After coaching people in my fitness center for over 15 years I have designed a set of leg workouts that provide final results rapidly. When I say results I’m talking about gains in size but also concomitant gains in power.
Having educated semi -professional athletes and also doing work in the realm of injury rehabilitation I’ve been exposed to a broad range of various physical exercise types and practices.
The one physical exercise I use all of the time in its many forms is the good old squat. I specifically like the heel raised fulll squat due to the fact of the range of motion it produces but also because it loads the Vastus Medialis Obliqus (VMO) portion of the quadriceps muscle which is very essential for knee stability and strength and power improvement.
I set this squat technique up so that the traineee stands on a four inch step block with their heels on the block and their toes on the ground. Their feet are placed at hip width apart and the movement is initiated from the knees. Any load is placed in front of the body, no matter whether it be a medicine ball or barbell. I instruct the trainee to keep their torso upright as they squat down to the floor right up until their hamstrings are in make contact with with their calves ahead of returning to the start place. Usually eight-twelve reps of this movement produces a quite good overload and the trainee performs three sets.
I have utilized standing Good Morning lifts for a number of years and like how it effectively conditions the whole of the posterior chain of muscle tissue such as the low back, glutes and hamstrings. Most individuals are quite weak in these muscle groups as they seldom train them but as I discovered in the course of my time working with athletes sound conditioning of these muscle groups is required for efficient force generation and speed improvement. I set this exercise up with the barbell across the shoulder blades. I then instruct the lifter to bend forward from the hips maintaining a flat back and braced abdominals. I get them to bend forward until finally they feel a good stretch on their hamstrings and then return to the original position by making use of their hamstring and gluteals to drive the hips forward.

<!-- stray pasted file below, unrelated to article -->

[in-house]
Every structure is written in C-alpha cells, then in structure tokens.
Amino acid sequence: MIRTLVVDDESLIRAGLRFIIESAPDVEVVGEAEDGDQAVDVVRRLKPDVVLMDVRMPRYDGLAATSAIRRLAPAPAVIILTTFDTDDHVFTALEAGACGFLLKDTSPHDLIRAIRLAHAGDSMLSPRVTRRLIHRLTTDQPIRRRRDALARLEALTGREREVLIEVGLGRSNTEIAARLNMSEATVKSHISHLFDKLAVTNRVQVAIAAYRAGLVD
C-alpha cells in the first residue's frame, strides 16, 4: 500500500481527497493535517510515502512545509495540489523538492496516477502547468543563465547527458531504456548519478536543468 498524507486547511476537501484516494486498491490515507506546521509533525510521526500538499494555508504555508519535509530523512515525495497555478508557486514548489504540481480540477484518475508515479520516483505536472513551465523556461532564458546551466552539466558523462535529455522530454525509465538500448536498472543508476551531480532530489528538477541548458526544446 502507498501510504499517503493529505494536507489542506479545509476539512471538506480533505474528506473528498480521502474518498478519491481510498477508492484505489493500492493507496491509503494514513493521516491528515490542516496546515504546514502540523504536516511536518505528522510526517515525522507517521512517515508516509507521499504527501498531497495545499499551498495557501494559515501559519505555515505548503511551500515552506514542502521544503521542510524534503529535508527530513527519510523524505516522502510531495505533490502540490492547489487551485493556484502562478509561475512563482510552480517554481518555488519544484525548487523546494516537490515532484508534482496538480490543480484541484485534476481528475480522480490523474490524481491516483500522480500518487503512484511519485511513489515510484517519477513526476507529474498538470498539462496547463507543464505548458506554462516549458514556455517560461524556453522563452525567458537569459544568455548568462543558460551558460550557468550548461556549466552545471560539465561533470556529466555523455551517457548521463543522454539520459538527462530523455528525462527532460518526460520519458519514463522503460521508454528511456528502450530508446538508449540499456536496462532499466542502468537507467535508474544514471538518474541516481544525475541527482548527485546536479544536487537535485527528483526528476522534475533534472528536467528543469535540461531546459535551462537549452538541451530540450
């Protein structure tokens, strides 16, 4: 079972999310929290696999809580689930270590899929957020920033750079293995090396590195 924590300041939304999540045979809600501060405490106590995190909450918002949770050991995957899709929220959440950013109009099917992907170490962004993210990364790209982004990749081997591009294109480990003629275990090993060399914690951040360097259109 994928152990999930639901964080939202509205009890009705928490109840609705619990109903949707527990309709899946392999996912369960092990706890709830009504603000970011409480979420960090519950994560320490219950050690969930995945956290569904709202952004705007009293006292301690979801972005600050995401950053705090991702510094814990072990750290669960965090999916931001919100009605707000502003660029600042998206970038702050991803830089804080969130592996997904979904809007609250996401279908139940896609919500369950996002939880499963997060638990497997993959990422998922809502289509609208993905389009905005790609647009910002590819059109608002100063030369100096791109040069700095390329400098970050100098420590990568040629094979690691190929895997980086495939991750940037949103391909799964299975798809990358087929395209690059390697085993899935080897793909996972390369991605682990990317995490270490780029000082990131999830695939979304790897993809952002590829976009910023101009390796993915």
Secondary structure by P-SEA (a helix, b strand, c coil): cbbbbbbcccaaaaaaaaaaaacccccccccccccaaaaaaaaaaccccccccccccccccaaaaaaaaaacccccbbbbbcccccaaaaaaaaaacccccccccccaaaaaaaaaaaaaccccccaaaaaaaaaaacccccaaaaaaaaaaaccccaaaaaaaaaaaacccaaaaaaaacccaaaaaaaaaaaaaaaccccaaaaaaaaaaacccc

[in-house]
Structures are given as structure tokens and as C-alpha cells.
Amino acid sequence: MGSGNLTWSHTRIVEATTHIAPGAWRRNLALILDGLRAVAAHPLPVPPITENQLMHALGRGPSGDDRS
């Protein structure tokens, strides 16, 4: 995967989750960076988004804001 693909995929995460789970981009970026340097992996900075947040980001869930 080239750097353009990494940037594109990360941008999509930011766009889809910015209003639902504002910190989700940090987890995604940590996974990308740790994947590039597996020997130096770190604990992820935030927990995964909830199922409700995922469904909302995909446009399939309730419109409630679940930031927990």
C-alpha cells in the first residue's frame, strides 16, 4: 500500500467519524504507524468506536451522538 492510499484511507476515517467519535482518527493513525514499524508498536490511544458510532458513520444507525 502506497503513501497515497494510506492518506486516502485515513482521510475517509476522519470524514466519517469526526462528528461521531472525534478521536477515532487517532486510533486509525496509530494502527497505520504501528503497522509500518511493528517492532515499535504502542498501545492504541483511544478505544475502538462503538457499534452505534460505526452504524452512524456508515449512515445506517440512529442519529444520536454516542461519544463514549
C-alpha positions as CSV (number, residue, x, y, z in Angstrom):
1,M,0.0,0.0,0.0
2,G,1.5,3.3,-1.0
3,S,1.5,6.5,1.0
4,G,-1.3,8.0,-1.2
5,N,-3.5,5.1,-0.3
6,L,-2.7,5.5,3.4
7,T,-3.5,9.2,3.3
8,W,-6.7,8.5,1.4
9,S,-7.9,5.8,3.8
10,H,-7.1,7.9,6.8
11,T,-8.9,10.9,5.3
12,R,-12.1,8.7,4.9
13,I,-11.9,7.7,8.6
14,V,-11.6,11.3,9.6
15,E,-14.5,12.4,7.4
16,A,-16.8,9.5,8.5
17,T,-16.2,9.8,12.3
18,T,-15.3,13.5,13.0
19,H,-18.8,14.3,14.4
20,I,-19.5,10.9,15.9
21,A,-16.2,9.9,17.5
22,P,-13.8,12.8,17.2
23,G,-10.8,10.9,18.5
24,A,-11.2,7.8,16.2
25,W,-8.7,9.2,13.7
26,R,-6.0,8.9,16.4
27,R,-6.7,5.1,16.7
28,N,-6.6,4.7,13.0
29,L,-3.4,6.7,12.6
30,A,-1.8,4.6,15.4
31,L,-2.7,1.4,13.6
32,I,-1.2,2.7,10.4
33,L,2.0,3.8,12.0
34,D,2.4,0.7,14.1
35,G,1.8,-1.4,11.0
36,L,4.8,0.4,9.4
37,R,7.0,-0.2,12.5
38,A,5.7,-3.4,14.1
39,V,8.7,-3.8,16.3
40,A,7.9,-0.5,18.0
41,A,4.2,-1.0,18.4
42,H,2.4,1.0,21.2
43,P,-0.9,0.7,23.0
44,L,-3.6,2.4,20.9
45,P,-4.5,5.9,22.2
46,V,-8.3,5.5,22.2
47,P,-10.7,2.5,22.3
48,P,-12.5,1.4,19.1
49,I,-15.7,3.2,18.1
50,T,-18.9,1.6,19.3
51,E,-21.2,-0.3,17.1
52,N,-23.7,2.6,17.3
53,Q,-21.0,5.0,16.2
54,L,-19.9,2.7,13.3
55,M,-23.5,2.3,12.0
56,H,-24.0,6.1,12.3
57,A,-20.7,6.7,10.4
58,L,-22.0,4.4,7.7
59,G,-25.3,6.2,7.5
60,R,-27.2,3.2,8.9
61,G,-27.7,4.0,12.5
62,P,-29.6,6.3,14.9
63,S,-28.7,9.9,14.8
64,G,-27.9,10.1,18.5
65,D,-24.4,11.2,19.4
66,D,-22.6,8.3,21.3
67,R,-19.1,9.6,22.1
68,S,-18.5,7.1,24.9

The third exercise I like to use to develop strength and power in the legs is the step up. This functional exercise works the quadriceps at the front of the leg along with the strong hip extensors at the back of the leg namely the glutes and hamstrings. The important set up point with this exercise is to make sure the step block is high enough. Ideally when you place your foot on the block your thigh should be parallel to the ground. One more great tip is to encourage the client to press through their heel as they step up onto the block. This will encourage good glute recruitment during the exercise.
I hope you have enjoyed learning about three of my favourite leg conditioning workouts and I hope you get the chance to go and use them in your local health club.
Feel free to ask me any questions you have about these or any other exercises I have written about in my articles.